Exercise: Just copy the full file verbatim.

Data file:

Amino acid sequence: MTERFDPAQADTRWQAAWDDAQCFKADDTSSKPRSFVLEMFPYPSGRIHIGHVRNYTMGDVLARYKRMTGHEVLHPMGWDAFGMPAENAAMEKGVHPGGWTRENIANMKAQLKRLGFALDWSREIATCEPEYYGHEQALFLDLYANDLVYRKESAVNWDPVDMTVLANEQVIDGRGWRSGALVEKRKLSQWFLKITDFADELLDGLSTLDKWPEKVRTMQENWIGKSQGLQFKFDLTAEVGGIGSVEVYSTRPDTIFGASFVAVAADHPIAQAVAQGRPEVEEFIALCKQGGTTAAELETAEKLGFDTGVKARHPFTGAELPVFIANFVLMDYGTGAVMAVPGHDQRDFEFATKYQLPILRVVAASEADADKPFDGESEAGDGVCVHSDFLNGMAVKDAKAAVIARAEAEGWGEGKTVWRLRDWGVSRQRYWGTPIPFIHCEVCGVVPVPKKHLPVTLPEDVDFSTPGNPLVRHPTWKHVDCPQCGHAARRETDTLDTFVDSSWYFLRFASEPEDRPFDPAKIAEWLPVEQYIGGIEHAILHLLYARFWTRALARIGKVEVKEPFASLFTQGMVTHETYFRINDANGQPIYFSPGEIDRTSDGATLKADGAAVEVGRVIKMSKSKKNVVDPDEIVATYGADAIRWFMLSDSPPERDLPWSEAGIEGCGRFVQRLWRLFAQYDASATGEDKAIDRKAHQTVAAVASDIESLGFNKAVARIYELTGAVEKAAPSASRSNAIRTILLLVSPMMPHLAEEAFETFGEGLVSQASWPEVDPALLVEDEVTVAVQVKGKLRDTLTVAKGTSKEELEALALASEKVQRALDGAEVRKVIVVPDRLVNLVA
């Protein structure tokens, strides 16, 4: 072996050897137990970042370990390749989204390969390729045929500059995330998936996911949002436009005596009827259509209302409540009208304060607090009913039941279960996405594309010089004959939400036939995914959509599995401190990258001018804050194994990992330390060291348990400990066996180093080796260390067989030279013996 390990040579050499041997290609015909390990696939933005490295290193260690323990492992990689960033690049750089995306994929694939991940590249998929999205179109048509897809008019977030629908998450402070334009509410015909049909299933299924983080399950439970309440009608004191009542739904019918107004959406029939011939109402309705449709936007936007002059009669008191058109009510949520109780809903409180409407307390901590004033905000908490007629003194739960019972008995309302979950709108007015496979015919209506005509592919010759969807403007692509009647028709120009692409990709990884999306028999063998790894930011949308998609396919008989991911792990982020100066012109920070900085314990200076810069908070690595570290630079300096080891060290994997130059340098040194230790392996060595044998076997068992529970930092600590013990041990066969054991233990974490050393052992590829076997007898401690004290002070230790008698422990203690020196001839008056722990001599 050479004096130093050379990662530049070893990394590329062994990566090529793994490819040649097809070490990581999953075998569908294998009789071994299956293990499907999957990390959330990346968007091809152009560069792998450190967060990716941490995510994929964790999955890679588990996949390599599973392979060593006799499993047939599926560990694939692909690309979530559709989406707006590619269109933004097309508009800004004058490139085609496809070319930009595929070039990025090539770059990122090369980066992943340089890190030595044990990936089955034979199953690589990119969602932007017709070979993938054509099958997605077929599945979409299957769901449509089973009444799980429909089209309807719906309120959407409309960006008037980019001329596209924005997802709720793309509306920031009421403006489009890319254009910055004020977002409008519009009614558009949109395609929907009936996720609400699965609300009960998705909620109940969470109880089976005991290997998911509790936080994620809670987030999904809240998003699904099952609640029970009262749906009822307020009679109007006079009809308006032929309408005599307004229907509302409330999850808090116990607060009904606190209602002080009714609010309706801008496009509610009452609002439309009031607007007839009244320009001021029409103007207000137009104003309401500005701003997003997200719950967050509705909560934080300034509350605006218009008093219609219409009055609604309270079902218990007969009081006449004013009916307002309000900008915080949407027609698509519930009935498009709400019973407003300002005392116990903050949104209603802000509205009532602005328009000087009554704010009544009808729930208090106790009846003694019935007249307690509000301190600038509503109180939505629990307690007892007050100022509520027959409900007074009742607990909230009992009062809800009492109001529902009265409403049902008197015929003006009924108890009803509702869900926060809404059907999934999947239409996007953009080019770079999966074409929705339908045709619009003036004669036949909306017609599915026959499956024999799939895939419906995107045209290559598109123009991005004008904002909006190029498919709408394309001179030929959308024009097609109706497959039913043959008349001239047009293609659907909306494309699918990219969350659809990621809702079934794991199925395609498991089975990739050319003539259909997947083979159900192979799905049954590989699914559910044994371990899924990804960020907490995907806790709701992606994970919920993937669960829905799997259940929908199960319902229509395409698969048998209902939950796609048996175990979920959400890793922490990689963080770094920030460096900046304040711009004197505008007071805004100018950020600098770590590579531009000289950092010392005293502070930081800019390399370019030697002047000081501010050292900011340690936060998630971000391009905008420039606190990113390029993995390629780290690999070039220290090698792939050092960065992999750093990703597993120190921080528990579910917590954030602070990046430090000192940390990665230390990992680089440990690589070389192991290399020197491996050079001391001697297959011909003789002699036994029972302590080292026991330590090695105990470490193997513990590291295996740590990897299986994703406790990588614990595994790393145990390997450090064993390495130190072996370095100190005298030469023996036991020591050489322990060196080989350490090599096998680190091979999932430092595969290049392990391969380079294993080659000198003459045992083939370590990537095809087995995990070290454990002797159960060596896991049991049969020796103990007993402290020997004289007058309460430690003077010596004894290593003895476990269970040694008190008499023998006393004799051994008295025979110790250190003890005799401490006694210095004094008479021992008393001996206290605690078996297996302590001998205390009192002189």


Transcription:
Amino acid sequence: MTERFDPAQADTRWQAAWDDAQCFKADDTSSKPRSFVLEMFPYPSGRIHIGHVRNYTMGDVLARYKRMTGHEVLHPMGWDAFGMPAENAAMEKGVHPGGWTRENIANMKAQLKRLGFALDWSREIATCEPEYYGHEQALFLDLYANDLVYRKESAVNWDPVDMTVLANEQVIDGRGWRSGALVEKRKLSQWFLKITDFADELLDGLSTLDKWPEKVRTMQENWIGKSQGLQFKFDLTAEVGGIGSVEVYSTRPDTIFGASFVAVAADHPIAQAVAQGRPEVEEFIALCKQGGTTAAELETAEKLGFDTGVKARHPFTGAELPVFIANFVLMDYGTGAVMAVPGHDQRDFEFATKYQLPILRVVAASEADADKPFDGESEAGDGVCVHSDFLNGMAVKDAKAAVIARAEAEGWGEGKTVWRLRDWGVSRQRYWGTPIPFIHCEVCGVVPVPKKHLPVTLPEDVDFSTPGNPLVRHPTWKHVDCPQCGHAARRETDTLDTFVDSSWYFLRFASEPEDRPFDPAKIAEWLPVEQYIGGIEHAILHLLYARFWTRALARIGKVEVKEPFASLFTQGMVTHETYFRINDANGQPIYFSPGEIDRTSDGATLKADGAAVEVGRVIKMSKSKKNVVDPDEIVATYGADAIRWFMLSDSPPERDLPWSEAGIEGCGRFVQRLWRLFAQYDASATGEDKAIDRKAHQTVAAVASDIESLGFNKAVARIYELTGAVEKAAPSASRSNAIRTILLLVSPMMPHLAEEAFETFGEGLVSQASWPEVDPALLVEDEVTVAVQVKGKLRDTLTVAKGTSKEELEALALASEKVQRALDGAEVRKVIVVPDRLVNLVA
């Protein structure tokens, strides 16, 4: 072996050897137990970042370990390749989204390969390729045929500059995330998936996911949002436009005596009827259509209302409540009208304060607090009913039941279960996405594309010089004959939400036939995914959509599995401190990258001018804050194994990992330390060291348990400990066996180093080796260390067989030279013996 390990040579050499041997290609015909390990696939933005490295290193260690323990492992990689960033690049750089995306994929694939991940590249998929999205179109048509897809008019977030629908998450402070334009509410015909049909299933299924983080399950439970309440009608004191009542739904019918107004959406029939011939109402309705449709936007936007002059009669008191058109009510949520109780809903409180409407307390901590004033905000908490007629003194739960019972008995309302979950709108007015496979015919209506005509592919010759969807403007692509009647028709120009692409990709990884999306028999063998790894930011949308998609396919008989991911792990982020100066012109920070900085314990200076810069908070690595570290630079300096080891060290994997130059340098040194230790392996060595044998076997068992529970930092600590013990041990066969054991233990974490050393052992590829076997007898401690004290002070230790008698422990203690020196001839008056722990001599 050479004096130093050379990662530049070893990394590329062994990566090529793994490819040649097809070490990581999953075998569908294998009789071994299956293990499907999957990390959330990346968007091809152009560069792998450190967060990716941490995510994929964790999955890679588990996949390599599973392979060593006799499993047939599926560990694939692909690309979530559709989406707006590619269109933004097309508009800004004058490139085609496809070319930009595929070039990025090539770059990122090369980066992943340089890190030595044990990936089955034979199953690589990119969602932007017709070979993938054509099958997605077929599945979409299957769901449509089973009444799980429909089209309807719906309120959407409309960006008037980019001329596209924005997802709720793309509306920031009421403006489009890319254009910055004020977002409008519009009614558009949109395609929907009936996720609400699965609300009960998705909620109940969470109880089976005991290997998911509790936080994620809670987030999904809240998003699904099952609640029970009262749906009822307020009679109007006079009809308006032929309408005599307004229907509302409330999850808090116990607060009904606190209602002080009714609010309706801008496009509610009452609002439309009031607007007839009244320009001021029409103007207000137009104003309401500005701003997003997200719950967050509705909560934080300034509350605006218009008093219609219409009055609604309270079902218990007969009081006449004013009916307002309000900008915080949407027609698509519930009935498009709400019973407003300002005392116990903050949104209603802000509205009532602005328009000087009554704010009544009808729930208090106790009846003694019935007249307690509000301190600038509503109180939505629990307690007892007050100022509520027959409900007074009742607990909230009992009062809800009492109001529902009265409403049902008197015929003006009924108890009803509702869900926060809404059907999934999947239409996007953009080019770079999966074409929705339908045709619009003036004669036949909306017609599915026959499956024999799939895939419906995107045209290559598109123009991005004008904002909006190029498919709408394309001179030929959308024009097609109706497959039913043959008349001239047009293609659907909306494309699918990219969350659809990621809702079934794991199925395609498991089975990739050319003539259909997947083979159900192979799905049954590989699914559910044994371990899924990804960020907490995907806790709701992606994970919920993937669960829905799997259940929908199960319902229509395409698969048998209902939950796609048996175990979920959400890793922490990689963080770094920030460096900046304040711009004197505008007071805004100018950020600098770590590579531009000289950092010392005293502070930081800019390399370019030697002047000081501010050292900011340690936060998630971000391009905008420039606190990113390029993995390629780290690999070039220290090698792939050092960065992999750093990703597993120190921080528990579910917590954030602070990046430090000192940390990665230390990992680089440990690589070389192991290399020197491996050079001391001697297959011909003789002699036994029972302590080292026991330590090695105990470490193997513990590291295996740590990897299986994703406790990588614990595994790393145990390997450090064993390495130190072996370095100190005298030469023996036991020591050489322990060196080989350490090599096998680190091979999932430092595969290049392990391969380079294993080659000198003459045992083939370590990537095809087995995990070290454990002797159960060596896991049991049969020796103990007993402290020997004289007058309460430690003077010596004894290593003895476990269970040694008190008499023998006393004799051994008295025979110790250190003890005799401490006694210095004094008479021992008393001996206290605690078996297996302590001998205390009192002189």